It has happened, slow play has become a real issue in the eyes of the governing bodies of golf.
Considered by many club golfers as the worst aspect of golf, slow play has finally been challenged head on with the new edition of the Rules of Golf.
No longer can you search for a ball for a painstaking 5 minutes, whilst you hold up the entire course behind you.
No longer is “honour” the be all and end all of playing golf and finally it seems that the professional tours are also taking stock of the situation and penalising the worst of culprits of the disease that has burrowed its way into the wonderful world of golf.
Now you may think that with the reduction in the time you are permitted to search for a ball and the inclusion of “ready golf” the issue of slow play will be sternly challenged, but I do not for one second believe that these measures within the rules of the game will make the slightest bit of difference.
Why am I so sceptical?
To be honest, the courses themselves and the players are at fault, not the rules. If you search for 5 minutes but ensure to call the following group through there should be no issues. If you lose a hole, and the group behind are faster than you call them through.
But it doesn´t happen, or certainly not often enough.
As with many aspects of life, if the consequence of unacceptable actions is not “strict” enough then people will continue to flout the rules that are in place.
So to put an example forward;
Working in an area with many tourist golfers, and plenty of courses (35 within an hour drive) on offer, the plague of slow play is paramount.
All of the courses in the area are predominantly “pay and play” courses with a small membership base.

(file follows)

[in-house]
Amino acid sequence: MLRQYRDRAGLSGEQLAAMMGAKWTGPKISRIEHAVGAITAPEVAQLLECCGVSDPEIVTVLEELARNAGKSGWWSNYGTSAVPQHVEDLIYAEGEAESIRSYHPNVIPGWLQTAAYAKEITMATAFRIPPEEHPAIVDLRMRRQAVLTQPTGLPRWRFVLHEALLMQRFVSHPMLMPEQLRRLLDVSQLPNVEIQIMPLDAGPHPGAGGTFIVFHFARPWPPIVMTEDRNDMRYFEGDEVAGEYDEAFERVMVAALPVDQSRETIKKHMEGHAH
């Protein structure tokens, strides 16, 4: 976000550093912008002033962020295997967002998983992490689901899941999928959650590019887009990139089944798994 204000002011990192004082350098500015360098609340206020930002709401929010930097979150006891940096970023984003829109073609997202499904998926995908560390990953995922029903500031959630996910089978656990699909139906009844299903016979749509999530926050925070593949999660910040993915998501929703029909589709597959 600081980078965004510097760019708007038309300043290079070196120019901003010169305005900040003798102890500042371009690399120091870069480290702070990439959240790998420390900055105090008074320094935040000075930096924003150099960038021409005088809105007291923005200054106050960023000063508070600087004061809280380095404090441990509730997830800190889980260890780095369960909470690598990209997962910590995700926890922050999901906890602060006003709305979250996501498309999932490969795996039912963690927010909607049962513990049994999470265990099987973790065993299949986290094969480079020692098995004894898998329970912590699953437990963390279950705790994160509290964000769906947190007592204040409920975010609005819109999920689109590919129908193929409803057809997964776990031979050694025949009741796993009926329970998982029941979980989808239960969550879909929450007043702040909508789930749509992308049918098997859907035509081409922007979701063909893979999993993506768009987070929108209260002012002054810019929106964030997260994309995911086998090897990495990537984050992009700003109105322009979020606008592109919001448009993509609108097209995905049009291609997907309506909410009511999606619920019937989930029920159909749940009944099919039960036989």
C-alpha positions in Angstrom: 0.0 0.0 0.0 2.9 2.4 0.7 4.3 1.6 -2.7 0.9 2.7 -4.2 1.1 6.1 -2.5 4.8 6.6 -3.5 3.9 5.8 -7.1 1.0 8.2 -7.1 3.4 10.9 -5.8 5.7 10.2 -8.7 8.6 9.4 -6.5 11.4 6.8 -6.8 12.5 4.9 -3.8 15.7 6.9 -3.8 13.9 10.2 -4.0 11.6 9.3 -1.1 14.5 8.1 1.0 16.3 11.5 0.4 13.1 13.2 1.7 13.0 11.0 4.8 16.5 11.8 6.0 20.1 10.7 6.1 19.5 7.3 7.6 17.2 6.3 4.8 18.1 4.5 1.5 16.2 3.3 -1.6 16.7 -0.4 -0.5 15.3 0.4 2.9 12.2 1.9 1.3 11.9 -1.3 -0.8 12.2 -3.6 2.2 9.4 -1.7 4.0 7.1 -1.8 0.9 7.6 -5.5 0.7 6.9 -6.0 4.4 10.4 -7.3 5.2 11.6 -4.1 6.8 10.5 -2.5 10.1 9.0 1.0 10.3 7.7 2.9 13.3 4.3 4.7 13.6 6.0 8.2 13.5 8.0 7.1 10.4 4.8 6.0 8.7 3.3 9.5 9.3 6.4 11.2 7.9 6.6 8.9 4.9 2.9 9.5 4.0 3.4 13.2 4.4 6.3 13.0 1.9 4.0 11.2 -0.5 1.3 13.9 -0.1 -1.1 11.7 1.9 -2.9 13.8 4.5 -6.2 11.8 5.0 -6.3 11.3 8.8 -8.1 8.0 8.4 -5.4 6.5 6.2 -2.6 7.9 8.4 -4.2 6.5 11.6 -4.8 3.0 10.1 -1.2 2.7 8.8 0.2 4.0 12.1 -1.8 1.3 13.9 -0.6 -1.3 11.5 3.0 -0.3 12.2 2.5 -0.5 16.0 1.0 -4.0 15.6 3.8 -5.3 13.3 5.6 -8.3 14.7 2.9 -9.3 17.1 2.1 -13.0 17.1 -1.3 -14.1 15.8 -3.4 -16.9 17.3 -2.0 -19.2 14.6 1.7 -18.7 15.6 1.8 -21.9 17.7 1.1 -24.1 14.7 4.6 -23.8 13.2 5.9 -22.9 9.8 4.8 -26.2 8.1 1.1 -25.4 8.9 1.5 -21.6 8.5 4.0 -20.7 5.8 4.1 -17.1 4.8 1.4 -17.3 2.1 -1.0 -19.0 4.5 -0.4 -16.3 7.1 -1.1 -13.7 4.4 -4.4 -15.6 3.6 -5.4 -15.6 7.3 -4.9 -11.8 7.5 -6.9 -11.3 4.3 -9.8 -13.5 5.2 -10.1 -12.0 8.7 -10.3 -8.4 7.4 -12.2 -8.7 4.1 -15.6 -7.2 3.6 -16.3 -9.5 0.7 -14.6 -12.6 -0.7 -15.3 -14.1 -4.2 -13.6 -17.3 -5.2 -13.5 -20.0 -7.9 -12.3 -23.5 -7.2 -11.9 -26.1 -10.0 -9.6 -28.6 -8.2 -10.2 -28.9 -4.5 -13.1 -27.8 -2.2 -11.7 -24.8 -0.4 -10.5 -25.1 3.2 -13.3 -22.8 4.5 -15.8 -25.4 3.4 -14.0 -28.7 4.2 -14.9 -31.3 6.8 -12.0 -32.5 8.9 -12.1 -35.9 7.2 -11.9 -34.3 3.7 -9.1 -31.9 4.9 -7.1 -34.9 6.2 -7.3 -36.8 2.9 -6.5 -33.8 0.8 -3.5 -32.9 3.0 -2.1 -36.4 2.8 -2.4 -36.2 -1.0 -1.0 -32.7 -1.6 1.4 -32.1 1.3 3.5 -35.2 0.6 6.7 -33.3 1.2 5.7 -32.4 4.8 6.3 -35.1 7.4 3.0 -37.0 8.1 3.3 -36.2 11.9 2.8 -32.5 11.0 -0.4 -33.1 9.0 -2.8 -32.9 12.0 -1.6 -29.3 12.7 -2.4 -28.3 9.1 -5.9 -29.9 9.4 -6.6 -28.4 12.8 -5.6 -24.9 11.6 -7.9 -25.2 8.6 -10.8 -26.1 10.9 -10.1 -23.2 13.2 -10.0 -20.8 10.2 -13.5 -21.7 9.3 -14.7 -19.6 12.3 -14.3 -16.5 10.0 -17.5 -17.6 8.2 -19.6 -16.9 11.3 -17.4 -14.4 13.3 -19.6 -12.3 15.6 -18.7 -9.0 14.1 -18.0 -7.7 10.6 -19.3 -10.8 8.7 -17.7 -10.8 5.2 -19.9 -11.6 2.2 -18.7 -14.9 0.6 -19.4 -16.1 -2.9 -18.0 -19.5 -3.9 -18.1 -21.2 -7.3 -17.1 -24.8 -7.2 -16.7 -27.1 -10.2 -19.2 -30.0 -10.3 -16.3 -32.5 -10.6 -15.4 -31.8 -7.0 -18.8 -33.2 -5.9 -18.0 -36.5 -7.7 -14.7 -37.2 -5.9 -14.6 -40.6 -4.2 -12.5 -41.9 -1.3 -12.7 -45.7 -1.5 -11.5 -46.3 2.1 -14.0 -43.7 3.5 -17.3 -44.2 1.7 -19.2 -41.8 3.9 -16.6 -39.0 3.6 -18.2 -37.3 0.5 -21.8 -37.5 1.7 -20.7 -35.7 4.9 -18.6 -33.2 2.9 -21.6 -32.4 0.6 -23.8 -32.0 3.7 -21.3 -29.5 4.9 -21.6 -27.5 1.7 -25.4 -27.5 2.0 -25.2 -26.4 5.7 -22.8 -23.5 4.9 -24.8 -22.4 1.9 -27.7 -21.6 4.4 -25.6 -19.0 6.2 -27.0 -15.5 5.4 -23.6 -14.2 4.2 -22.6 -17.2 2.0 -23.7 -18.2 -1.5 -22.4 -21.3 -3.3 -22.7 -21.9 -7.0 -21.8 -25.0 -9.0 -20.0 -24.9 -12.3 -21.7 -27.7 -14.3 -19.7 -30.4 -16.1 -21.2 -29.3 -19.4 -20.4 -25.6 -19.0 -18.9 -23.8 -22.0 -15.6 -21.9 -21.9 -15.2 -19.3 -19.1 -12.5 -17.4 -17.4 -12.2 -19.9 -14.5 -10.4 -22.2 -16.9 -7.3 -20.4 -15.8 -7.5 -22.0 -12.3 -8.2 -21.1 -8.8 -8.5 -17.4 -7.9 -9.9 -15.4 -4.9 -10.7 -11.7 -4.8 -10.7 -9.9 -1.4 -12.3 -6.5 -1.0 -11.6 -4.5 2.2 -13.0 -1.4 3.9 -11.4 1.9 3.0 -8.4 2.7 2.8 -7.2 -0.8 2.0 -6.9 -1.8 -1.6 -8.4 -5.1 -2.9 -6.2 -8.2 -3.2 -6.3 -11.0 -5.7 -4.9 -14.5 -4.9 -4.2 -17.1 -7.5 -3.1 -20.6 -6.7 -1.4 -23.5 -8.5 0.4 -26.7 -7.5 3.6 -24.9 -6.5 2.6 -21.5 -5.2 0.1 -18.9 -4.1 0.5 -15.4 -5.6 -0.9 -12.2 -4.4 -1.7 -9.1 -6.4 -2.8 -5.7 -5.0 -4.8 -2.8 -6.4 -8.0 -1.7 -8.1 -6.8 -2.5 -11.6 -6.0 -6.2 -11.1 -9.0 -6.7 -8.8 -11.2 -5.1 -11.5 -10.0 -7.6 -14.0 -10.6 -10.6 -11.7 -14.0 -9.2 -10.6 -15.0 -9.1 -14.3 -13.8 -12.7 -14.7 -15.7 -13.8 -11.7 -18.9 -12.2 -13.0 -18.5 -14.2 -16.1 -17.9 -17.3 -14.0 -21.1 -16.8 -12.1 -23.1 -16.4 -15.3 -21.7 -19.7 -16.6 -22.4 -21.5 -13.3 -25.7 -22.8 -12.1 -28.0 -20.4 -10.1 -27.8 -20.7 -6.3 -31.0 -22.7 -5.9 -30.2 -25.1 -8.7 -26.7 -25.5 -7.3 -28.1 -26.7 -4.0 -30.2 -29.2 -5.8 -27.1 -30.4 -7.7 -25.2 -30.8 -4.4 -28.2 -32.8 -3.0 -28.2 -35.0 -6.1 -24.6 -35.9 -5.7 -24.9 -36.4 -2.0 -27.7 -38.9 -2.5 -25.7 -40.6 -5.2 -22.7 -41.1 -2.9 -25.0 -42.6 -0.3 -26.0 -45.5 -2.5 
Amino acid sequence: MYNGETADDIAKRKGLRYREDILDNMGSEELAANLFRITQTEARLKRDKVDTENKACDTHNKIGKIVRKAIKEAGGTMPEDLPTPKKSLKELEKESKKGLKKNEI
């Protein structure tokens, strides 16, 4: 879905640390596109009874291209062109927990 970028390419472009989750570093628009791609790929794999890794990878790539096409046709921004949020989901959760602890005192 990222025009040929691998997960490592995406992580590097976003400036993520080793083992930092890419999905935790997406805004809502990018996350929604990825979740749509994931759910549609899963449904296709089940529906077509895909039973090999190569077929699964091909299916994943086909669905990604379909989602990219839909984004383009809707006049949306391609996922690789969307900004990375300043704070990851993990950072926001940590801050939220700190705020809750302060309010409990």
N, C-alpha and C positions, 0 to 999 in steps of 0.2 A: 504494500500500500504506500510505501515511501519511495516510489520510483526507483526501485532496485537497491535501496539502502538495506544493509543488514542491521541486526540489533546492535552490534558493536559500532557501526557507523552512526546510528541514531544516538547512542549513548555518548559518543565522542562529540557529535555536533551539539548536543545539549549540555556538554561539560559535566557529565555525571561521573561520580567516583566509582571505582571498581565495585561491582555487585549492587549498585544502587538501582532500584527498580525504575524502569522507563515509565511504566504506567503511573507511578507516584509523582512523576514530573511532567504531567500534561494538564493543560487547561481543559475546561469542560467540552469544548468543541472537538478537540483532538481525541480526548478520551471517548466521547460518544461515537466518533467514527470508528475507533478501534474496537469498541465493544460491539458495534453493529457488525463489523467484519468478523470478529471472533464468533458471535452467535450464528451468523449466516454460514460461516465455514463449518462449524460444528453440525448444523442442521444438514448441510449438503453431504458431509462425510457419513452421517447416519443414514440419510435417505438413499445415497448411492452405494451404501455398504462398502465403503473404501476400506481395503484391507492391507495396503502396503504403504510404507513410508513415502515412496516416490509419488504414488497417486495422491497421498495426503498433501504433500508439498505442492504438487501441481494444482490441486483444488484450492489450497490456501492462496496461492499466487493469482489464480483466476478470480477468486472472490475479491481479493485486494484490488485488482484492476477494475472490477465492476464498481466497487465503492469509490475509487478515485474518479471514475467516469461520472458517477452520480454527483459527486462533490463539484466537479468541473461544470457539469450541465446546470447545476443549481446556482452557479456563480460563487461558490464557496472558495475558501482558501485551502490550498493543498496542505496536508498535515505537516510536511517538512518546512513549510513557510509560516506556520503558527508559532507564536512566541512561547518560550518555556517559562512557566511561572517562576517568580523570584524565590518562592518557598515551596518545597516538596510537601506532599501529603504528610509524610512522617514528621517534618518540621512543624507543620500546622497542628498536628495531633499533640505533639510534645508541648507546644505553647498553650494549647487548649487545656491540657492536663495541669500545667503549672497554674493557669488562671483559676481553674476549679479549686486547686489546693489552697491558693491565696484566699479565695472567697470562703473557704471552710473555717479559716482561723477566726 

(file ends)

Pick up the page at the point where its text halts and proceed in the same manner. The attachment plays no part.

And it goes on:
The average round time, during the high season is 5 hours 20 minutes, and this can increase to over 6 hours (in four balls) if there is a local organisation with a tournament taking place.
OK the main culprits are the players, but each course has a team of marshals patrolling the course, with the sole purpose of speeding up play, but they do very little to actually impose the regulations.
A polite request to speed up is generally ignored by the group at fault, regardless of the numerous times they are asked.
What needs to be done, both at amateur level and the professional level is players must be penalised, and if needed at the amateur level removed from the courses.
In a tourist region if a group was removed from the course, in accordance with speed of play rules for the course, the word would travel like wildfire, prompting a decrease in the time it takes to play 18 holes, in the entire region.
Being on holiday is no excuse for slow play.
Speed up for the enjoyment of everyone!!